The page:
Lancia will also get a vehicle based on the platform that will replace the current Chrysler Sebring, according to an Automotive News source. In exchange, Chrysler could get a small, upmarket hatchback platform to use for a future sub-Sebring car designed to meet stringent fuel economy standards.
The flagship sedan, based on the next-generation Chrysler 300, will replace the recently discontinued, controversially-designed Lancia Thesis.
Chrysler is being pushed upmarket by Fiat's executives; the goal is to have the automaker operate on the same plane as General Motors' Cadillac division, although even the Italians acknowledge that there's a long way to go.
Like Lancia, Chrysler will be positioned as a style-conscious brand for upscale, trend-setting consumers. Though Lancia faced dwindling sales for much of the last decade, its recent repositioning seems to have worked: In a down market, Lancia's sales have remained flat. That's good news by 2009 standards, especially considering Lancia's product lineup has been pared down.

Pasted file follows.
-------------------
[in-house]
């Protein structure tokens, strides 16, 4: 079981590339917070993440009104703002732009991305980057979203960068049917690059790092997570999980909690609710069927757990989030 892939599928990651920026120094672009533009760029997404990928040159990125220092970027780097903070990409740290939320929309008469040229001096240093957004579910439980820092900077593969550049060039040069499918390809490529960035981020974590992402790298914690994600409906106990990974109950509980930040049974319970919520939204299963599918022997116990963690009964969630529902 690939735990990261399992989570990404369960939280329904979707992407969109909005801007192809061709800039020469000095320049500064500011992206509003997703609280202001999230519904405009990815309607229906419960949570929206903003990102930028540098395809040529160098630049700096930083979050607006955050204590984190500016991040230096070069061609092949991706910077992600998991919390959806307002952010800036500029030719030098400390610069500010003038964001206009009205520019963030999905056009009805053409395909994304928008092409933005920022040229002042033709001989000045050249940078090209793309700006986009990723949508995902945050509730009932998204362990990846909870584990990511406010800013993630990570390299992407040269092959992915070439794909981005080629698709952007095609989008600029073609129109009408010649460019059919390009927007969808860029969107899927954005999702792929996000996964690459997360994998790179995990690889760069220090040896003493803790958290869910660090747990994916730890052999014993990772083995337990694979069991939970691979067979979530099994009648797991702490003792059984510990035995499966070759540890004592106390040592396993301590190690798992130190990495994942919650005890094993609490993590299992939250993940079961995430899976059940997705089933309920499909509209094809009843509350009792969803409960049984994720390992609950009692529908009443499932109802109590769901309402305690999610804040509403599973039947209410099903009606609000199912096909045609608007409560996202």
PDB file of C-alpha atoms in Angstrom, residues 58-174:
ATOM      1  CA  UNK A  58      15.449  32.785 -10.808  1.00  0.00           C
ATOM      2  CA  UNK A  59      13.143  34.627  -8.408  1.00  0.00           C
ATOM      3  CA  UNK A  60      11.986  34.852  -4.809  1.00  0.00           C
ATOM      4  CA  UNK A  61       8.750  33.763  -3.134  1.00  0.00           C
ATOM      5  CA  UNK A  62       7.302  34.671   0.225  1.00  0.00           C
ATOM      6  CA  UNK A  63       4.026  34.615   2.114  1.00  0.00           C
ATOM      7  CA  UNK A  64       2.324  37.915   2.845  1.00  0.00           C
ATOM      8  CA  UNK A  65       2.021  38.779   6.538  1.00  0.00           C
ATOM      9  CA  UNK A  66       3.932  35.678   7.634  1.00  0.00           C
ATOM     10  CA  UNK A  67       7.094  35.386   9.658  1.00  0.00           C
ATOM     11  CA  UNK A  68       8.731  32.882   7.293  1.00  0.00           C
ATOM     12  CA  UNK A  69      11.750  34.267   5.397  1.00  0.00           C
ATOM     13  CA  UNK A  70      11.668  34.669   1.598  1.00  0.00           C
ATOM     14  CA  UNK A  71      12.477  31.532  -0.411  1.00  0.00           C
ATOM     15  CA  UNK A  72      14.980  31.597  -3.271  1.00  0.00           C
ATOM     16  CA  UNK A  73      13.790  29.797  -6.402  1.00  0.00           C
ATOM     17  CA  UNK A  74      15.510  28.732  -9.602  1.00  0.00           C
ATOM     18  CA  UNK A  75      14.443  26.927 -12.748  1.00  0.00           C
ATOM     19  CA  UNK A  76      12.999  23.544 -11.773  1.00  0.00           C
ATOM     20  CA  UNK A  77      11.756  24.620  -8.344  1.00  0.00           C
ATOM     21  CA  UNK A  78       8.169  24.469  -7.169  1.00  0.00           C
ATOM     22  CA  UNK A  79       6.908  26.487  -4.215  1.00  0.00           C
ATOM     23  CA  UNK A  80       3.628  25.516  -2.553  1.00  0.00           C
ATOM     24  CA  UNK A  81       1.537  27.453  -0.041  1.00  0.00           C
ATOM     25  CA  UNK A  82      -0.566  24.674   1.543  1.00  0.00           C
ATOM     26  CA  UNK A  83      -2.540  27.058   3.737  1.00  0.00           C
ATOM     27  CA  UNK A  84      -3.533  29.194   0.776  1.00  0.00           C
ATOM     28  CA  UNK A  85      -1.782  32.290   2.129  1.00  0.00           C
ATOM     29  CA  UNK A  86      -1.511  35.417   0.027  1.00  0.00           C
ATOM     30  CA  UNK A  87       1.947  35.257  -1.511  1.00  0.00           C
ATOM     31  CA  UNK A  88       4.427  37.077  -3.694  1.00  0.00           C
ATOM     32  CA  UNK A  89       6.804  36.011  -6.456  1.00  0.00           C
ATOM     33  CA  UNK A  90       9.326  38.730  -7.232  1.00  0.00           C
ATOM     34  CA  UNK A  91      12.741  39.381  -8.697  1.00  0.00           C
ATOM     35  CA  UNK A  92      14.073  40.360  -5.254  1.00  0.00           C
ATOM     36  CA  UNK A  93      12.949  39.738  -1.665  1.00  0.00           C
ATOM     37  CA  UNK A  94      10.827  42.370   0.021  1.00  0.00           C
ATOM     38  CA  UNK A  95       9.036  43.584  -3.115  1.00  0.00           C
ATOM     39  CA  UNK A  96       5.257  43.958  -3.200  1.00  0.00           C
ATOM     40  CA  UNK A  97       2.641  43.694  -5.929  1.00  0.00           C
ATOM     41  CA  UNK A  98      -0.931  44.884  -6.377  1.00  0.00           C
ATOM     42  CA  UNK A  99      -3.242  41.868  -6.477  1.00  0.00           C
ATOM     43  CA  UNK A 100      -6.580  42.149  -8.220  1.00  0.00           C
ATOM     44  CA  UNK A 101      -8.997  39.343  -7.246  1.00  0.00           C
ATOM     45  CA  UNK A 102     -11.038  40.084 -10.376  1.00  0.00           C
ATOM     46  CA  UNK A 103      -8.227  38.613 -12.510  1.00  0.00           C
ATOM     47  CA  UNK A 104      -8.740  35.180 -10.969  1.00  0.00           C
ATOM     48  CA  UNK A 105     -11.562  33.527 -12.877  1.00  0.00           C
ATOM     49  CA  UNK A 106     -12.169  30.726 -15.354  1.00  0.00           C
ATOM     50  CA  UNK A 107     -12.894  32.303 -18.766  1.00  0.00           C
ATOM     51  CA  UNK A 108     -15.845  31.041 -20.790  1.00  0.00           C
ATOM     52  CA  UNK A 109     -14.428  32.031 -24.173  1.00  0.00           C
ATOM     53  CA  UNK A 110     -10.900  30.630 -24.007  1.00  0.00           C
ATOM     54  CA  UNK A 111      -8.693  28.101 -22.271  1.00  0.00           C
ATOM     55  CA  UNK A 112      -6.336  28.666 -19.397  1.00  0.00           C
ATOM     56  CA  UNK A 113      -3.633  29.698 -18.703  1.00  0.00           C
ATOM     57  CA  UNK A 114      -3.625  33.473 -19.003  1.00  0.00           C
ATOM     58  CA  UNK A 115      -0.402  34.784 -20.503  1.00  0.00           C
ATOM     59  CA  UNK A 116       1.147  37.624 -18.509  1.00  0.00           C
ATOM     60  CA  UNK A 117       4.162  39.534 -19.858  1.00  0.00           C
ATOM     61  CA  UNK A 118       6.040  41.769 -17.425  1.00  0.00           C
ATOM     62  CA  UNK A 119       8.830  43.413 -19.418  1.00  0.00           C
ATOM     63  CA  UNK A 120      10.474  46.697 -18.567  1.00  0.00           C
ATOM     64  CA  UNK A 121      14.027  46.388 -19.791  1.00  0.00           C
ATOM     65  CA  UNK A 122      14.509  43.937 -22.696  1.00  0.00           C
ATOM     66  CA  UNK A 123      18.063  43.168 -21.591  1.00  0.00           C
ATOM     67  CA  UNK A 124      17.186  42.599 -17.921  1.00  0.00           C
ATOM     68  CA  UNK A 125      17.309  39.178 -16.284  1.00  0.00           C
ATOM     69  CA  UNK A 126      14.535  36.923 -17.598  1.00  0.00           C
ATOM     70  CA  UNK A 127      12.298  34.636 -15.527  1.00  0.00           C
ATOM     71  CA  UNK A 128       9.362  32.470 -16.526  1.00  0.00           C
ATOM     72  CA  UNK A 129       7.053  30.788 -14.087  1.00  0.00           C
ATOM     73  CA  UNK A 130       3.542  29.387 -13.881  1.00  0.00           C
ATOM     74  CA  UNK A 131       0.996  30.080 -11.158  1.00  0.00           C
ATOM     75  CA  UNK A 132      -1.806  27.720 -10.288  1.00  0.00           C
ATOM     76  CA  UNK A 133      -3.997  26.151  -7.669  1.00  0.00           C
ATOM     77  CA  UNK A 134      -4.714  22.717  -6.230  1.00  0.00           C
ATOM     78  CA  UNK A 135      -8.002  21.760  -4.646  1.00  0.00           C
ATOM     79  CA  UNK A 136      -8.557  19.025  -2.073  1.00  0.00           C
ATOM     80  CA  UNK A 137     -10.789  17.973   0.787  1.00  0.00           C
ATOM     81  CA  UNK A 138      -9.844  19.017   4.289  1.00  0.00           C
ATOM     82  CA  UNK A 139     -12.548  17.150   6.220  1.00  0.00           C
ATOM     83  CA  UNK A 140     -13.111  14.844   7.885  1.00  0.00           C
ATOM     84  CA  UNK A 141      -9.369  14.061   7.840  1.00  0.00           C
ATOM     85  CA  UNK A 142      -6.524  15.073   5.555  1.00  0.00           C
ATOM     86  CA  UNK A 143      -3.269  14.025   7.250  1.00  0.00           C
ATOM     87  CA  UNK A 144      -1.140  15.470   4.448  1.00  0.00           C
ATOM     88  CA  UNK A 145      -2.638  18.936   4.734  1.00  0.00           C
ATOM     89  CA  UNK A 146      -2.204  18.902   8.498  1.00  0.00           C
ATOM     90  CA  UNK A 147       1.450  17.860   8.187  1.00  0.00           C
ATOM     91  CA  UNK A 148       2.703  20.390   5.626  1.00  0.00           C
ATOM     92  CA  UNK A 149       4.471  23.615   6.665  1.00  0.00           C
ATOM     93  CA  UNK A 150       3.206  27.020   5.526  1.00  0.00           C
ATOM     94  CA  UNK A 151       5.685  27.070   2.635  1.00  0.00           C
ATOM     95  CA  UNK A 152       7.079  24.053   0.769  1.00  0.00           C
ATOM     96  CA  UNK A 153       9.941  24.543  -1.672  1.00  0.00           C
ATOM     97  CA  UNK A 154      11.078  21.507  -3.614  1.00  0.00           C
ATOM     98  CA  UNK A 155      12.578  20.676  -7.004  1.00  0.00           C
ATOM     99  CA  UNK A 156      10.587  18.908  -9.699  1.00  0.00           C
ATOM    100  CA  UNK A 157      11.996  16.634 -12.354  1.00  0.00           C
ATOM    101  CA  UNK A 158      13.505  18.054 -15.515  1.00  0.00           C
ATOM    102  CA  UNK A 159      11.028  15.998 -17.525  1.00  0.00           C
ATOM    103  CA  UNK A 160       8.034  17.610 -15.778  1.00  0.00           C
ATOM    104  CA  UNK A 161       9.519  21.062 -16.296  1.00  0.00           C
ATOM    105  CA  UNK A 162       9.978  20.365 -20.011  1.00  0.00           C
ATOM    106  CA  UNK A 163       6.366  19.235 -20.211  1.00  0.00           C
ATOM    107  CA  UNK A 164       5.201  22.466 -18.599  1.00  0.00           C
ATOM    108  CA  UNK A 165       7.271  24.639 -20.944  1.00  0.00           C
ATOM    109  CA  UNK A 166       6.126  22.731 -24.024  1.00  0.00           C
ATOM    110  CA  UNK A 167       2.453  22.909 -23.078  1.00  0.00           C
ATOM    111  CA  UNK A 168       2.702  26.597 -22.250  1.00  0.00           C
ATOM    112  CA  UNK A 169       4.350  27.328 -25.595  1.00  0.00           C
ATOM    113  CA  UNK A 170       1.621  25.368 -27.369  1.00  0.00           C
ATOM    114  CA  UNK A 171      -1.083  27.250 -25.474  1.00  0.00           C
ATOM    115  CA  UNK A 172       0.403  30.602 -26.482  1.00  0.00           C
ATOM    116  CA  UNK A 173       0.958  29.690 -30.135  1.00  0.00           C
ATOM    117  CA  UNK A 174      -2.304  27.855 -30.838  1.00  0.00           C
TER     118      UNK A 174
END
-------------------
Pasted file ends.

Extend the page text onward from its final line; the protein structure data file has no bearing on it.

Industry insiders give much of that credit to Lancia's chief, Olivier Francois, a marketing expert who is now at the helm of both Chrysler division and Lancia. Francois was a natural choice to head up Chrysler division for Fiat CEO Sergio Marchionne because of how he handled the similar, albeit on a smaller scale, Lancia dilemma.